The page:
Japanese Consumers Embrace Cult of Frugality : Trade: The trend made "The Notion of Honest Poverty" a best-seller but may make the nation's huge surplus harder to cut.

From Associated Press

If you thought all Japanese department stores were hushed cathedrals of commerce, with bowing salesclerks proffering exquisite but breathtakingly expensive merchandise, check out this scene:

"I saw that first!" one middle-aged woman snapped at another as the two squared off in front of a rack of cut-rate men's shirts. Harried clerks, rushing to replace depleted stocks, even did the unthinkable--jostled customers and hurried off without a word of apology.

The combat-shopping mode that prevails at discount emporiums like Takeya, in northeast Tokyo, is among the signals of a possible sea change in spending habits here.

The renewed thriftiness is dimming hopes that consumer spending will help Japan shake off the effects of its economic slump--and that domestic demand will help trim the country's huge trade surpluses.

"I don't see Japanese consumers being the sort of generators of growth that some have thought," said Margee M. Ensign, a professor at American University. "I think that's a false hope on the part of policy-makers."

In the go-go 1980s, Japanese consumers snapped up everything from high-priced designer goods to high-tech electronic playthings. Expense was no deterrent; it often was a selling point.

But if big spending was a religion then, a cult of frugality could be taking hold now.

Housewives write letters to the editor telling of the satisfaction to be found in a scaled-down, simpler life. A book called "The Notion of Honest Poverty" became a surprise best-seller.

The once-common practice of throwing out nearly new appliances has fallen off. Cut-rate travel agencies are carving out more of a market niche. People take pride in being "kenyakuka"--tightwads.

Some are noting the trend with approval, saying it marks a return to values abandoned during the "bubble" years of the 1980s.

A recent survey by a Tokyo advertising agency suggested that many Japanese now believe spending binges brought little real satisfaction. It said consumers have become less likely to spend money to indulge individual pursuits and more inclined to try to please family and friends.

With companies cutting back on wage raises and bonuses, many consumers have practical reasons to cut back.

Underscoring the penny-pinching mood, a predicted "wedding boom" jump in consumer spending to mark the wedding of Crown Prince Naruhito never happened.

Times are tough for retailers who had reaped the benefits of the national shopping spree: Department store earnings remain sluggish despite the nascent recovery.

Merchants in Tokyo's electronics district of Akihabara, where consumers once flocked to buy the latest gadgetry, are getting hammered by cut-rate competition and diminished demand.

Much of the consumer-spending boom of the 1980s was fueled with easy credit. Having run up huge credit card bills, many shoppers are now shunning that option.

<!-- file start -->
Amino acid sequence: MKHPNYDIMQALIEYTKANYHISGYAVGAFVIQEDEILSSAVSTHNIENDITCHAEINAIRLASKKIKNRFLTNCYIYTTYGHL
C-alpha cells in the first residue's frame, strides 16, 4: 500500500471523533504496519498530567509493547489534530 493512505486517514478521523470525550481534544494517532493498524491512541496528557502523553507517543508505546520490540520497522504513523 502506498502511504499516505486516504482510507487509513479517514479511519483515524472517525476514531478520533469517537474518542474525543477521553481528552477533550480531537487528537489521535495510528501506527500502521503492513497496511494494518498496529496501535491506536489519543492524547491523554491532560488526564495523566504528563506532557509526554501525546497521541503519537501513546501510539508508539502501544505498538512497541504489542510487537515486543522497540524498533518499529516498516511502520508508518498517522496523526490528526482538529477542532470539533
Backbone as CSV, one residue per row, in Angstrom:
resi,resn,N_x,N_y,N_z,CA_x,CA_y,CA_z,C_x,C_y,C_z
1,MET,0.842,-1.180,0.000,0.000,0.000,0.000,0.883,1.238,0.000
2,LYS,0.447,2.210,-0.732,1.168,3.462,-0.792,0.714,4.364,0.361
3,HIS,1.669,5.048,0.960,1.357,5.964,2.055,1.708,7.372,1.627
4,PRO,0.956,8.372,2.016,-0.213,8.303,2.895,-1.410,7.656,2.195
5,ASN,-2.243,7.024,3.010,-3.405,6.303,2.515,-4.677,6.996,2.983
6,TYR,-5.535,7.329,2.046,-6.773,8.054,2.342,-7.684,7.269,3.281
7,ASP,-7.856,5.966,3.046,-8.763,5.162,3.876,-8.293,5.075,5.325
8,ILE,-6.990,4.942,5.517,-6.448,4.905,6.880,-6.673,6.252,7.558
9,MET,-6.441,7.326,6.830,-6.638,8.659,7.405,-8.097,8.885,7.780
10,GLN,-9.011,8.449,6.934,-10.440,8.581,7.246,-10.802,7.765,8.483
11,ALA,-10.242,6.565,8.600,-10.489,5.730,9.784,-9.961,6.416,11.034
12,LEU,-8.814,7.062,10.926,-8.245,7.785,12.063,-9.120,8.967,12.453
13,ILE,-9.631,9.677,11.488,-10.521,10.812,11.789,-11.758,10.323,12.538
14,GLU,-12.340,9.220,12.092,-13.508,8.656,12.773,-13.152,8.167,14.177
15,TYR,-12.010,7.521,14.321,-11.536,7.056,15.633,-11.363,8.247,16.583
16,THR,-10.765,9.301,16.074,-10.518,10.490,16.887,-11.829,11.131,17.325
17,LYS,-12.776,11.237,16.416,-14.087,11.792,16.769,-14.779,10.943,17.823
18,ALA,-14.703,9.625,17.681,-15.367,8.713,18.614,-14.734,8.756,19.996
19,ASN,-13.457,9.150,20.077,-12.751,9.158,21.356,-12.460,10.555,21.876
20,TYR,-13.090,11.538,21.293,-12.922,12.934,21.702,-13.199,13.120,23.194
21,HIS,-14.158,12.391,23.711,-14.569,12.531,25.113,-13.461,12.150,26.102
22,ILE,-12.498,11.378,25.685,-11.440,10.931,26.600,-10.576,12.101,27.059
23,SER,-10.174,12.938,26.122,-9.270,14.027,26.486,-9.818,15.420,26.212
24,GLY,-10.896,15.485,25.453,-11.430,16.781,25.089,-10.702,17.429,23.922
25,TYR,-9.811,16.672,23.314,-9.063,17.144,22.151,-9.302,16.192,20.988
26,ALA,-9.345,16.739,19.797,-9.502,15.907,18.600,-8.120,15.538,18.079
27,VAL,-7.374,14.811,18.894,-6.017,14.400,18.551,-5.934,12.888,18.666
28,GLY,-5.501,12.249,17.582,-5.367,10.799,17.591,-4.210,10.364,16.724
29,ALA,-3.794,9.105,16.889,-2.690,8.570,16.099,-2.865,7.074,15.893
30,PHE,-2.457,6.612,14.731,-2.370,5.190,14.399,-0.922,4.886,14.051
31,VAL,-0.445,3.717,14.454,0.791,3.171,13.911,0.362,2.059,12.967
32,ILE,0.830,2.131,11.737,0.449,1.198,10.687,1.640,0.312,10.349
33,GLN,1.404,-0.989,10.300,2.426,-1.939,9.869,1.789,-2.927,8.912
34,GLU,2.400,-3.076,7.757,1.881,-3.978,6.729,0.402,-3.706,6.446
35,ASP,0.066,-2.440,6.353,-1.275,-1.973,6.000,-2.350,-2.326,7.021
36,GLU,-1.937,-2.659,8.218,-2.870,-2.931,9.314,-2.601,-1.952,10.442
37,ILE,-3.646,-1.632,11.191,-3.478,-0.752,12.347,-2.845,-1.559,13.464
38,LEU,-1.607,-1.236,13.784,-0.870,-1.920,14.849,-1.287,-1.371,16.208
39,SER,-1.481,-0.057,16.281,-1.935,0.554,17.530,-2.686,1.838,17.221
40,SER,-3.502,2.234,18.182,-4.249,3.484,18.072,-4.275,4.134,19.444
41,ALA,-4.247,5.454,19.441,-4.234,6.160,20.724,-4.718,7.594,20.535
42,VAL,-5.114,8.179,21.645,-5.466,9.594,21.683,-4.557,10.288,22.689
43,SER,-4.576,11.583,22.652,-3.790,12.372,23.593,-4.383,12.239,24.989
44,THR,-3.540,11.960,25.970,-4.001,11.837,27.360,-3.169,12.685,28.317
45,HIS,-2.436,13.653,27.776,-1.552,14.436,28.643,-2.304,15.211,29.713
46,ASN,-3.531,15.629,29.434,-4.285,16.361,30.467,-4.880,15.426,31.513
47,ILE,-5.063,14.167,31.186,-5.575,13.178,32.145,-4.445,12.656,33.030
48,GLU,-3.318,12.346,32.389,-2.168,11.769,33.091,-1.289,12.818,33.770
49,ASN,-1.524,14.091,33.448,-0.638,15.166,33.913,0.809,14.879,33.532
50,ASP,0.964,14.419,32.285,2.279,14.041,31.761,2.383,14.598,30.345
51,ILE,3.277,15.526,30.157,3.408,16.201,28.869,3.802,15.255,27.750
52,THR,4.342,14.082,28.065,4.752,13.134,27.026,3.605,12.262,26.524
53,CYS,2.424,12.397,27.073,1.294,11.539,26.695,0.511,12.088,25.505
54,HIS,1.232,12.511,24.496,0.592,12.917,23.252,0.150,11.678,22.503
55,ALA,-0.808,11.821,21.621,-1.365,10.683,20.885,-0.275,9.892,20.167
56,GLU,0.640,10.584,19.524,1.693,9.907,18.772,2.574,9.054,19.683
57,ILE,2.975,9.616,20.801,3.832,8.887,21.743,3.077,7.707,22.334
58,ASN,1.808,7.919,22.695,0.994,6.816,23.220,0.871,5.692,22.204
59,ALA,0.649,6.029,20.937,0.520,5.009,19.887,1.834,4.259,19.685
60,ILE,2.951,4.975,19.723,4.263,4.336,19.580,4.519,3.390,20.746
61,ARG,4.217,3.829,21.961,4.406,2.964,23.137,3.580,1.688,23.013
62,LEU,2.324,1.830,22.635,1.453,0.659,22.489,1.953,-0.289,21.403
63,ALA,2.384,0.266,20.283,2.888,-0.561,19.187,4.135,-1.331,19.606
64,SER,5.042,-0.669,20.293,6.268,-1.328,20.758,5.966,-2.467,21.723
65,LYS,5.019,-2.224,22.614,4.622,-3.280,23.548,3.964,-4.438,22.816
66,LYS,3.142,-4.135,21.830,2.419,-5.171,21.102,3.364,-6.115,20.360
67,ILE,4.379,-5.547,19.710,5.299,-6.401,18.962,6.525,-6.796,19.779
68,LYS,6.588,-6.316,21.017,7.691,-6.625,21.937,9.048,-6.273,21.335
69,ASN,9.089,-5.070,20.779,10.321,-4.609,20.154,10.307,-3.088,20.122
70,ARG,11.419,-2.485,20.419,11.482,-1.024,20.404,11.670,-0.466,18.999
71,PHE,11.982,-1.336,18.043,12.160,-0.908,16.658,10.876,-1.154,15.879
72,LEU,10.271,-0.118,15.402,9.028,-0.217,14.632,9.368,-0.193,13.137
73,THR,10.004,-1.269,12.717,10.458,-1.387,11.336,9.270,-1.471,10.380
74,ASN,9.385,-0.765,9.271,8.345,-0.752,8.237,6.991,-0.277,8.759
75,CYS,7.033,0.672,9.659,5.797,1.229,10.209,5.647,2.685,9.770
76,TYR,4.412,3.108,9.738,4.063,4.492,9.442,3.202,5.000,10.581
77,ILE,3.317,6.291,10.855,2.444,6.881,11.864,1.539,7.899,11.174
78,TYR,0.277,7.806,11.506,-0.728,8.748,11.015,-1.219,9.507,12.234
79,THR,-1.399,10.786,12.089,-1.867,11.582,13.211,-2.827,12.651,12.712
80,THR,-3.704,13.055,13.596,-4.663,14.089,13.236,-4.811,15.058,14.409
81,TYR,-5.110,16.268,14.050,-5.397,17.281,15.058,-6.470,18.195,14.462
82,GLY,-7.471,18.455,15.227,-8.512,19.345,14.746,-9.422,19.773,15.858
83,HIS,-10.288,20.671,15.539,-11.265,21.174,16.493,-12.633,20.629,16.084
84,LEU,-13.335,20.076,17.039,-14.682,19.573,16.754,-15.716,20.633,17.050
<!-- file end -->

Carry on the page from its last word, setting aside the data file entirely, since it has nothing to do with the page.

"I don't use my credit cards much any more," said shopper Hanako Maeda. "It was horrible to get big bills for things I hardly remembered buying. It's more satisfying to save money and buy something with it."

While some still indulge in conspicuous consumption, many others are resorting to the tactics familiar to families on tight budgets. Instead of expensive wooden furniture, they opt for shelves, tables and chairs assembled from kits at a third of the price.

"It's becoming very popular," said Naoyuki Matsumoto of Seibu Loft, a Tokyo department store that carries ready-to-assemble furniture. "People like the idea they can build something. Also, it's cheap."

Ironically, the belt-tightening comes at a time when the Japanese yen is all-powerful, surging in value against other currencies. Theoretically, that means foreign goods should be cheaper to buy here.

But even with scattered discounting in response to the high yen, the middlemen who dominate Japan's complex distribution system keep prices much higher than elsewhere.

Increasingly, Japanese are conscious of that inequity.

"I like to look, but I'm not buying anything," said Emi Kawada, browsing in a boutique in Tokyo's Ginza district. "If I see something I want, maybe I'll wait until I'm on vacation overseas to buy something like it."

Some have suggested the impulse toward thrift could mark a return to deeply rooted Japanese values. The best-selling book by essayist Koji Nakano points to historical figures like the Zen recluse Ryokan and argues that modern-day Japanese should reconsider their materialistic ways.

Others say attitudes have not fundamentally changed.

"I think the disinclination to spend now is not really a return to traditional frugality. It's waking up with a hangover and swearing off," said Theodore Bestor of Columbia University's East Asian Institute.

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